Cancer and COVID-19 (multiple reviews)

Added December 3, 2020

What is this? The COVID-19 pandemic is having an impact on cancer care and cancer patients. Several systematic reviews are summarised here, including rapid reviews of COVID-19 infection in cancer patients and the treatment and management of cancer patients during the COVID-19 pandemic. More details on each review, including citations and links to the full versions, are provided lower down this page.

What was found: Overall, the studies included in these reviews suggest that people with cancer may be more likely to contract COVID-19 than people without cancer and may be at higher risk of severe infection, complications and death. Recommendations have been made to try and protect cancer patients from COVID-19 infection, which include delaying treatment, but this may impact on their cancer outcomes.

The Moujaess review (search done on 5 April 2020) found that COVID-19 can present differently in patients with cancer compared to the general population, which might make COVID-19 diagnosis more challenging in patients with cancer. They also reported that cancer treatments and cancer research had been adversely affected by the COVID-19 pandemic.

The Giannakoulis review (search done on 27 April 2020) found that COVID-19 patients with cancer had higher all-cause mortality than COVID-19 patients without cancer and that they were more likely to need ICU admission.

The Afshar review (search done on 7 May 2020) found case fatality rates in patients with COVID-19 and cancer ranging from 5.5% to 60% and that the proportion of severe COVID-19 cases was higher in patients with cancer than in those without cancer.

The reviews by Tian (search done on 23 April 2020) and Zaki (search done before 23 June 2020) found that cancer patients may be at higher risk of COVID-19 infection, severe infection and poorer outcomes.

The Spolverato review (search done on 4 April 2020) found that recommendations to reduce infection and mortality from COVID-19 in cancer patients included postponing non-essential treatments, providing patients with adequate PPE, case-by-case evaluation for surgery and separate facilities.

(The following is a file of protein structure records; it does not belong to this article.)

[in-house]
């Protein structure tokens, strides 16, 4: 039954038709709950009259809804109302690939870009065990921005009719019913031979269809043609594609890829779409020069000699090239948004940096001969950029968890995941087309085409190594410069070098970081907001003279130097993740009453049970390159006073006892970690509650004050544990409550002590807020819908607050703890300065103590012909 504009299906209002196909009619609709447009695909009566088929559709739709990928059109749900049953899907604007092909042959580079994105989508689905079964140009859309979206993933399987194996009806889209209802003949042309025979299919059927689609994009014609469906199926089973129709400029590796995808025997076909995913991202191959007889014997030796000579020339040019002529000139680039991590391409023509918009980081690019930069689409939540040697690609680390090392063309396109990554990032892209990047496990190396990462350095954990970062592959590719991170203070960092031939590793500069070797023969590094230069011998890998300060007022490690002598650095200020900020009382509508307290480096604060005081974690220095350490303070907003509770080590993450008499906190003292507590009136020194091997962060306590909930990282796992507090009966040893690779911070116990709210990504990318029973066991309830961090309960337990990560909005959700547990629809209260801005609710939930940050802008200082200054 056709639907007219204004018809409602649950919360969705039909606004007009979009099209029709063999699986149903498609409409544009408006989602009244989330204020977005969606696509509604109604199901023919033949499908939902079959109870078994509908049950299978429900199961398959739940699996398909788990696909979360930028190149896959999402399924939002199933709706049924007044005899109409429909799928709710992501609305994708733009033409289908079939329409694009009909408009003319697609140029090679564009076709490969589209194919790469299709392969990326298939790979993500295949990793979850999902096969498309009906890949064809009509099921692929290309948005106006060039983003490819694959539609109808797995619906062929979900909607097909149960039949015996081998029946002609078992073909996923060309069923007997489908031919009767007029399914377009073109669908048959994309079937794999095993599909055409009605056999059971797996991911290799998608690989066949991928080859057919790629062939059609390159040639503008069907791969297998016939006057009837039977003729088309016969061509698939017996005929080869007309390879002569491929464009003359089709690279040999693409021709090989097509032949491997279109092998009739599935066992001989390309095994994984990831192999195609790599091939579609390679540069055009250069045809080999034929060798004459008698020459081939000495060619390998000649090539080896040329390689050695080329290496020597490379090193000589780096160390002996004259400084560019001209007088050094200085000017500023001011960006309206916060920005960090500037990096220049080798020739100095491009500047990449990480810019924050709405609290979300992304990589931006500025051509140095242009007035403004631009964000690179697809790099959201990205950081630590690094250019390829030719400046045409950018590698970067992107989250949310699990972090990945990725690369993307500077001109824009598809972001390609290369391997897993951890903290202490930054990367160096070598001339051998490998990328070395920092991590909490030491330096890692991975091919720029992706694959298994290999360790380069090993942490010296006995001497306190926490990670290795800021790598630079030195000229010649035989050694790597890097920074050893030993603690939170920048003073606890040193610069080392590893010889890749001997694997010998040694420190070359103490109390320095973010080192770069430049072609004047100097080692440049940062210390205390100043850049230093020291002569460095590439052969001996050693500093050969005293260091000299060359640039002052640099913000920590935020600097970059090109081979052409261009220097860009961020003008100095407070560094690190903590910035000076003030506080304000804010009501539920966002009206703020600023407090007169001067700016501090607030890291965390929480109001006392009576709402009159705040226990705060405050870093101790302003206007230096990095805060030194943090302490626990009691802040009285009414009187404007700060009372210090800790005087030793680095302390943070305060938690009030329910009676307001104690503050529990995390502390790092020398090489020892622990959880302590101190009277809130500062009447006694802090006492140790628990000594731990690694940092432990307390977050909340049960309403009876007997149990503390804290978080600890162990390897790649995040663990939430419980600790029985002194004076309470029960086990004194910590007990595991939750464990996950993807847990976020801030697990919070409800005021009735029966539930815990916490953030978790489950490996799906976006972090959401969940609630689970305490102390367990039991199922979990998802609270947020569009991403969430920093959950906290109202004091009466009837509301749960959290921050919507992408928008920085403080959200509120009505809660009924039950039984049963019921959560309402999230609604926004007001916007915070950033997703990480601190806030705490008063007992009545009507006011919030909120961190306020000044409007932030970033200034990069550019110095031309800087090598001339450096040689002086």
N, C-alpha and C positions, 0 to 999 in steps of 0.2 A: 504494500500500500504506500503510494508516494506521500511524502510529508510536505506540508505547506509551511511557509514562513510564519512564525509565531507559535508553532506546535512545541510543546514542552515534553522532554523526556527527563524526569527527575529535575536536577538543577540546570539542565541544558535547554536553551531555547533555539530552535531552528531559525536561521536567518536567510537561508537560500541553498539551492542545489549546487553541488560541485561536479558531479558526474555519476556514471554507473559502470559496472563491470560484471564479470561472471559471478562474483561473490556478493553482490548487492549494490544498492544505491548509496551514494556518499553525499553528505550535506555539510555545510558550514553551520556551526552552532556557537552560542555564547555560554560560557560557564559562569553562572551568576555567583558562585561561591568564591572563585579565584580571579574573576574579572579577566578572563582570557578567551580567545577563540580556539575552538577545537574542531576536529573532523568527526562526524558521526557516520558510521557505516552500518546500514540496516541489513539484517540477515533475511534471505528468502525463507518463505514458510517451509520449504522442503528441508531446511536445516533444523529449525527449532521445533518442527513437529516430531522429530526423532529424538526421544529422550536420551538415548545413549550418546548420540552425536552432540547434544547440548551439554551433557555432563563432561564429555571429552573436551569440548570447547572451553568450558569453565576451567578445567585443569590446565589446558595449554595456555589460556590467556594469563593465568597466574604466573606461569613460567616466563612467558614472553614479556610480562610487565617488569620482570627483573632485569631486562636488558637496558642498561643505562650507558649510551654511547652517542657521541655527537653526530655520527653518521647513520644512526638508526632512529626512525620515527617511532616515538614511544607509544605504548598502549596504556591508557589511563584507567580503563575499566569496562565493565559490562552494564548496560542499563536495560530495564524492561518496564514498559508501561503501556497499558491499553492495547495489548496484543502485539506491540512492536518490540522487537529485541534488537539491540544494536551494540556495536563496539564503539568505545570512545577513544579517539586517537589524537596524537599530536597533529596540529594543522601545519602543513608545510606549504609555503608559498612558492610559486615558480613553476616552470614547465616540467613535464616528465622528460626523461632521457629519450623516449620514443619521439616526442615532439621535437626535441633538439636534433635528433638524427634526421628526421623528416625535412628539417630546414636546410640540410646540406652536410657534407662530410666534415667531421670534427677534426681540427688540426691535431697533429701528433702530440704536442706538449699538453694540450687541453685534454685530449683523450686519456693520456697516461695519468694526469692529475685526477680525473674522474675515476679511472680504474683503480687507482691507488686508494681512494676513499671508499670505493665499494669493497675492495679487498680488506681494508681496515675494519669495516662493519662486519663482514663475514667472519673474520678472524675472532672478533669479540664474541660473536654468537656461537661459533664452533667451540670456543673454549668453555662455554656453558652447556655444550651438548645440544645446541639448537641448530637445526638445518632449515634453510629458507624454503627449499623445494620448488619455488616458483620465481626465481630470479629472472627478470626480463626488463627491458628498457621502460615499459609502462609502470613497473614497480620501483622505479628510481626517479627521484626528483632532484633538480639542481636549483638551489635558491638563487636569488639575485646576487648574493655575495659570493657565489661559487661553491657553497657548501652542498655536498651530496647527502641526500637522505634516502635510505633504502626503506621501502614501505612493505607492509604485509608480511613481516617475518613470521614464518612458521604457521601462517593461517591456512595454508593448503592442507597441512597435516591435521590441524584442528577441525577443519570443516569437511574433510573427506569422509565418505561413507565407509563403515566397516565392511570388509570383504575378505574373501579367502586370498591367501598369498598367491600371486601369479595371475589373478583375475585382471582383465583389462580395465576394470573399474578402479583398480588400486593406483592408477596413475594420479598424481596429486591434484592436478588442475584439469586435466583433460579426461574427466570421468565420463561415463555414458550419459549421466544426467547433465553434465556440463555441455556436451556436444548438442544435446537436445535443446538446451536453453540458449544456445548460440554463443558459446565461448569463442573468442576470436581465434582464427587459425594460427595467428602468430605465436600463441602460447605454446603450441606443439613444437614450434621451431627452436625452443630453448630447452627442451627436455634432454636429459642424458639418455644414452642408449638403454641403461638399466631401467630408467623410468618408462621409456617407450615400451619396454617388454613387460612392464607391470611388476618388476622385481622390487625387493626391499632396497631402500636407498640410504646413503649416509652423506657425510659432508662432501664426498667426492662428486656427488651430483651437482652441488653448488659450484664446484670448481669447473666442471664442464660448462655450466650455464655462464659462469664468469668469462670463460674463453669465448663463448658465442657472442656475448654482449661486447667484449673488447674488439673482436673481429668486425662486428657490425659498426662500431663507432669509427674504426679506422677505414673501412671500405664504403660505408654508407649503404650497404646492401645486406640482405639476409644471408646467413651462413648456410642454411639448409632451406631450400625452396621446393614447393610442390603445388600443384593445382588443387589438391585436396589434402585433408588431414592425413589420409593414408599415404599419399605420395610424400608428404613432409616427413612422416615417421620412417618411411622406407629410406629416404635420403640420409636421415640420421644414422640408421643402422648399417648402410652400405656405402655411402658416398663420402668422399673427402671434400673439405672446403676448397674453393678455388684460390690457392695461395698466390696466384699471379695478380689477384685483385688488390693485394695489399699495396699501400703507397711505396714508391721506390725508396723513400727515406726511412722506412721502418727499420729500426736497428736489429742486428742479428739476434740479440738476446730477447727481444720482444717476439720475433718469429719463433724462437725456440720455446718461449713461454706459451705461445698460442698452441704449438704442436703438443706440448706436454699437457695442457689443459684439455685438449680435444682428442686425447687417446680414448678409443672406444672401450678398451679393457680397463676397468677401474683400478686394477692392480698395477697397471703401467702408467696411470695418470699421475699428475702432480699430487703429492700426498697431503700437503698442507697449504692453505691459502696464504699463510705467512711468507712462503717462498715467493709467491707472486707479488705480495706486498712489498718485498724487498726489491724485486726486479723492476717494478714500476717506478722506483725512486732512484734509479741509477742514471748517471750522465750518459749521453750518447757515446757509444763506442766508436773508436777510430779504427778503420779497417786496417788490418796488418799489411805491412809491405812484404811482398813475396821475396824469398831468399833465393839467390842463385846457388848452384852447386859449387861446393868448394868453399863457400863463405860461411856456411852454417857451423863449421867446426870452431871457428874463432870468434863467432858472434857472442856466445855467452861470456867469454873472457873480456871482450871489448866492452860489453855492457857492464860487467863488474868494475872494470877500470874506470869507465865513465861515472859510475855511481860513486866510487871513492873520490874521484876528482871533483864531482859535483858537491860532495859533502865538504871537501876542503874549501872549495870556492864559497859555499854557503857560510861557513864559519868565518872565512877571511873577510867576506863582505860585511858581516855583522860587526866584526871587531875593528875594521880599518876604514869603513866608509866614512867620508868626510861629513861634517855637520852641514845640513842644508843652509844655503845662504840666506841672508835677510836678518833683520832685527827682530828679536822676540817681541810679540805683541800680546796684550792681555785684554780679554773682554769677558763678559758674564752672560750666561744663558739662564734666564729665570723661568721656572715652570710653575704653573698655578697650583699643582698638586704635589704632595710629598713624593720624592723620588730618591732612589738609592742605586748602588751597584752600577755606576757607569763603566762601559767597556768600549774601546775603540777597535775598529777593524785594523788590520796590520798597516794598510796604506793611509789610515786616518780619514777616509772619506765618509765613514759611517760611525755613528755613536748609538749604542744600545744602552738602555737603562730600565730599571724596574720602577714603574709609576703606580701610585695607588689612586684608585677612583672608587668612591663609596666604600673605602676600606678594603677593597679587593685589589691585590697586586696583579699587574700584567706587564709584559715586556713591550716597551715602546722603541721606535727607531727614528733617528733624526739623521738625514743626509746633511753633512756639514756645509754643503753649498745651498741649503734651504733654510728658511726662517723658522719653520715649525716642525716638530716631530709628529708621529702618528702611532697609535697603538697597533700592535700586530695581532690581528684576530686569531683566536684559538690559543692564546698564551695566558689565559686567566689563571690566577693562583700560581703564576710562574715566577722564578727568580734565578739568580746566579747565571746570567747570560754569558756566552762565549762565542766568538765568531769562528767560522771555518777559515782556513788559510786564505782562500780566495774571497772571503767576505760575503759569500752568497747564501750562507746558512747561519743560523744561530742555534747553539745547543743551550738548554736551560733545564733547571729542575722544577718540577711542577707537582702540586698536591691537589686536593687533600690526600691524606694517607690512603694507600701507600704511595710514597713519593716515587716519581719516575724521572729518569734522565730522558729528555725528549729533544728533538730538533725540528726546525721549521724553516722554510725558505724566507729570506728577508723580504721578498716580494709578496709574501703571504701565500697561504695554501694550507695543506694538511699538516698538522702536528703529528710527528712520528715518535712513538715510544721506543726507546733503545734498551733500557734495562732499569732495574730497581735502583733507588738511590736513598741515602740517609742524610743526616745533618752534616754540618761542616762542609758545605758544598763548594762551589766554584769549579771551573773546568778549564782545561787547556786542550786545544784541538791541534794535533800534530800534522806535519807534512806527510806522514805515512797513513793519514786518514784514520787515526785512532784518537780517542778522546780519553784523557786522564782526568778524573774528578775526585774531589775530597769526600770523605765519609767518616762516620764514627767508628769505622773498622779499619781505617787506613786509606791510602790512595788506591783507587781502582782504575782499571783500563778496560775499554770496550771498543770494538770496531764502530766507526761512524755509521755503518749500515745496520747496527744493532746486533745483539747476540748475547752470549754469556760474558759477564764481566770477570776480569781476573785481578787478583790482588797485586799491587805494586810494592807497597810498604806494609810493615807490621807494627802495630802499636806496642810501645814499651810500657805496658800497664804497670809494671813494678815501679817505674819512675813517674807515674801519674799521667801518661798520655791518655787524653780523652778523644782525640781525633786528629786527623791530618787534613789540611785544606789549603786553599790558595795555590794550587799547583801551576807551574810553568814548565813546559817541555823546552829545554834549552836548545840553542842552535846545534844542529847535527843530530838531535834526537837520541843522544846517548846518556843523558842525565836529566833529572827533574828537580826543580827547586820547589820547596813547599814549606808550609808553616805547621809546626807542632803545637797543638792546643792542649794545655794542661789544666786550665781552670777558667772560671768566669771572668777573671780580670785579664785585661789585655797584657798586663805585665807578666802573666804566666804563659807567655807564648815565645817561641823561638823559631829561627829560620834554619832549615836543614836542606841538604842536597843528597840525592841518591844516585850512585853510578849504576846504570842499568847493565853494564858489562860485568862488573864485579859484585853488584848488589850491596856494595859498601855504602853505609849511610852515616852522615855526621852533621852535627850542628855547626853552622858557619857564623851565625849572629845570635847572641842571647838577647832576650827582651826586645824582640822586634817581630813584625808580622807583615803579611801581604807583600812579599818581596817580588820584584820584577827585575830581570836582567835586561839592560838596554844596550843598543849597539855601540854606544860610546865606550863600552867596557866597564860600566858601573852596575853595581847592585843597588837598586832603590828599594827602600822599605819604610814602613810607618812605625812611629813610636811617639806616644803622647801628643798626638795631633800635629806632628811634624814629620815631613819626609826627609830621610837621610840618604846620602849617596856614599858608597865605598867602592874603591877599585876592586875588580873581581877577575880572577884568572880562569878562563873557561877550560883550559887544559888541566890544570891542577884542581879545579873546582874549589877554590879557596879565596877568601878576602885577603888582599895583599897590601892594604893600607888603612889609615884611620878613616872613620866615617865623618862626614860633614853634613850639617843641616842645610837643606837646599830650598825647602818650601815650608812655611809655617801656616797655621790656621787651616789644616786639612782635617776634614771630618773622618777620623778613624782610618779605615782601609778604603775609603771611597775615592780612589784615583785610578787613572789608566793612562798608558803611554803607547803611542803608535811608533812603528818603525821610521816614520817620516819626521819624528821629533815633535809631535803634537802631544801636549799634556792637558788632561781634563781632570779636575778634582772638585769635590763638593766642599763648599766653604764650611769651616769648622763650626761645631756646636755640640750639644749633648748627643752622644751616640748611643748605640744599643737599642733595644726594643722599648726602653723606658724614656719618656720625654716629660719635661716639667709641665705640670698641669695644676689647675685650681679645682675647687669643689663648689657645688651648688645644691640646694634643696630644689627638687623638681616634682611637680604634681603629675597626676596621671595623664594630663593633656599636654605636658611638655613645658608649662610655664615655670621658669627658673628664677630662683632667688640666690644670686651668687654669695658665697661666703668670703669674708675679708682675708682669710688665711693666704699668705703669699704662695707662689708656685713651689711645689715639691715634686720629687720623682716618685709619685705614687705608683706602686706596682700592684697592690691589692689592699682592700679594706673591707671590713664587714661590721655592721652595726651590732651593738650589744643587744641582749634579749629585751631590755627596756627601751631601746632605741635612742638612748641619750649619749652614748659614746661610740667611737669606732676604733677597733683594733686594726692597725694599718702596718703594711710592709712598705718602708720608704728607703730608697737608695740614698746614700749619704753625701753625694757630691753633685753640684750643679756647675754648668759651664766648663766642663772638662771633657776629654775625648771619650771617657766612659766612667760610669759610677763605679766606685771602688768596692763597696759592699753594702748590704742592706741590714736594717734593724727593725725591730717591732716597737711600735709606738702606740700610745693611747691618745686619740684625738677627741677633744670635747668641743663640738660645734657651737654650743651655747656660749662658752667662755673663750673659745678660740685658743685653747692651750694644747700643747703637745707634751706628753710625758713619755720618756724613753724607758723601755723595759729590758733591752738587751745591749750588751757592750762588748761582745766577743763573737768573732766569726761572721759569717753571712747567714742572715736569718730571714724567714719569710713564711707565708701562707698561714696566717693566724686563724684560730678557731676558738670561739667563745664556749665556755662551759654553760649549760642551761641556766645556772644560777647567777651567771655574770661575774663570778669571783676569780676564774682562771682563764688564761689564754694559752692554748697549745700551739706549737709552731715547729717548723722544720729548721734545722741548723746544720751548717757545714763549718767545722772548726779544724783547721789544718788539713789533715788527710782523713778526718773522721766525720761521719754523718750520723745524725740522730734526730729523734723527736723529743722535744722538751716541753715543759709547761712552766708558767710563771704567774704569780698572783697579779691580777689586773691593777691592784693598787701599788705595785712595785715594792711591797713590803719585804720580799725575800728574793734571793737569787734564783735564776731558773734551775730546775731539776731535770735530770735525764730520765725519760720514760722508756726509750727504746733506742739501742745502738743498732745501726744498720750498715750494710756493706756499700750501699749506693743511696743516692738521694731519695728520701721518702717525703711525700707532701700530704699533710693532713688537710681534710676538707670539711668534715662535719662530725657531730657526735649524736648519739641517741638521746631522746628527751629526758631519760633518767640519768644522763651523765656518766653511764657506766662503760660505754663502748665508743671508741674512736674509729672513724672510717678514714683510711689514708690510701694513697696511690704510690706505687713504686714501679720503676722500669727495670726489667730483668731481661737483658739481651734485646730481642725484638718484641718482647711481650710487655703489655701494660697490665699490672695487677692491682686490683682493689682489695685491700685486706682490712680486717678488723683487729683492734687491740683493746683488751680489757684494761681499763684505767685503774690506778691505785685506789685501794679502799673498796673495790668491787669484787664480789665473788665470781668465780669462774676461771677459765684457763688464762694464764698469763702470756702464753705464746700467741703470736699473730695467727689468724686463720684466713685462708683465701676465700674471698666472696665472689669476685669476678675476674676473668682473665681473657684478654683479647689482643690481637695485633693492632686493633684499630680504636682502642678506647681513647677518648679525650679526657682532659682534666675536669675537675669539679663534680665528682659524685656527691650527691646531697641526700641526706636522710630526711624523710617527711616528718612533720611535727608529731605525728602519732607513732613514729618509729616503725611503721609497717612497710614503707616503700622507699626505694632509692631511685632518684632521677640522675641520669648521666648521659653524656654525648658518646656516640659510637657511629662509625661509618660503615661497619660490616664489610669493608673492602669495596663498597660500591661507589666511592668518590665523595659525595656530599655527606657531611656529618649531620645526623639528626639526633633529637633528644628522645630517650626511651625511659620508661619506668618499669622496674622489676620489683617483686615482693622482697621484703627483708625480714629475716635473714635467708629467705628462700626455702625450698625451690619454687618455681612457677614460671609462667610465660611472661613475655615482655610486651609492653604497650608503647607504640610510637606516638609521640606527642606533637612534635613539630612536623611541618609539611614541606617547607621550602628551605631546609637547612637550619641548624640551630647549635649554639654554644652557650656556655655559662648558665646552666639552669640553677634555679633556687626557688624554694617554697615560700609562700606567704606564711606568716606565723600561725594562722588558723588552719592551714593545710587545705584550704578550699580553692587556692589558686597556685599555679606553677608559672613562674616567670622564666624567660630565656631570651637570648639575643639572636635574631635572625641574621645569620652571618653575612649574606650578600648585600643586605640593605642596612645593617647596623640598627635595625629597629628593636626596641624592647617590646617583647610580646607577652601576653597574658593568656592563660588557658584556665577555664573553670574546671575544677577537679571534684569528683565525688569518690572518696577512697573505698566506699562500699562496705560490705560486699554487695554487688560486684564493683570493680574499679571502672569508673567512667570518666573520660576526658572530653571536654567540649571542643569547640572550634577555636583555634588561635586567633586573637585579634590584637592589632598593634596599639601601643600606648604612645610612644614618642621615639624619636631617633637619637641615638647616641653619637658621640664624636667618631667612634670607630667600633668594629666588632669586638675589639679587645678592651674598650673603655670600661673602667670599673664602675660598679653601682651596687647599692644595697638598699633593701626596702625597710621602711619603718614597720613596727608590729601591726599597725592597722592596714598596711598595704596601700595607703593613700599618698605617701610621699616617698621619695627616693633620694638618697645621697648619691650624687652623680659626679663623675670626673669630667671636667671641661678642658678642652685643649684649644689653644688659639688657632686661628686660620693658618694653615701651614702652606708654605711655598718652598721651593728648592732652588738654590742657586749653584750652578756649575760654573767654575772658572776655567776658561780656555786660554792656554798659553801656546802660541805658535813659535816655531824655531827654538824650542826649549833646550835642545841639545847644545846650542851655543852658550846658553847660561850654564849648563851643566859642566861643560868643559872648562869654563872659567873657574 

The Fligor review (search done on 23 March 2020) found that delayed surgery for colorectal cancer may worsen survival, but that the impact on outcomes for patients with pancreatic or gastric cancer was unclear. The authors noted that neoadjuvant treatment should be considered if surgery is delayed.

The Garg review (search done on 2 May 2020) found many cancer guidelines that had been rapidly developed during the COVID-19 pandemic, which were based on limited evidence. They noted marked discordance in recommendations across sub-specialities and concluded that the guidelines should be interpreted with caution.

What are the reviews:

Citation: Afshar ZM, Dayani M, Naderi M, et al. Fatality rate of COVID-19 in patients with malignancies: a systematic review and meta-analysis. The Journal of Infection. 2020;81(2):e114–6.

In this rapid review, the authors searched for studies that reported the case fatality rate of patients with COVID-19 and cancer. They restricted their search to articles published between 30 December 2019 and 7 May 2020. They included 9 studies (805 patients), which were from China (7 studies), Iran (1) and the USA (1).

Citation: Fligor SC, Wang S, Allar BG, et al. Gastrointestinal Malignancies and the COVID-19 Pandemic: Evidence-Based Triage to Surgery. Journal of Gastrointestinal Surgery. 2020;24:2357-73.

In this review, the authors searched for studies of the impact of time to surgery on cancer-related outcomes for adults with colorectal, pancreatic or gastric cancer. They restricted their search to studies published in English between 1 January 2005 and 23 March 2020. They included 58 studies, which covered colorectal cancer (43 studies), gastric cancer (6) and pancreatic cancer (9).

Citation: Garg PK, Kaul P, Choudhary D, et al. Discordance of COVID‐19 guidelines for patients with cancer: a systematic review. Journal of surgical oncology. 2020;122(4):579-93.

In this rapid review, the authors searched for published guidance on cancer and COVID-19. They restricted their search to articles published in English and searched up to 2 May 2020. They included 86 guidelines/recommendations/reviews, 25 research articles, 18 case reports/series, 25 editorials and 58 commentary/expert opinion articles. Most of the included guidelines were published in April 2020.

Citation: Giannakoulis VG, Papoutsi E, Siempos II. Effect of Cancer on Clinical Outcomes of Patients With COVID-19: A Meta-Analysis of Patient Data. JCO Global Oncology. 2020 Jun;6:799-808.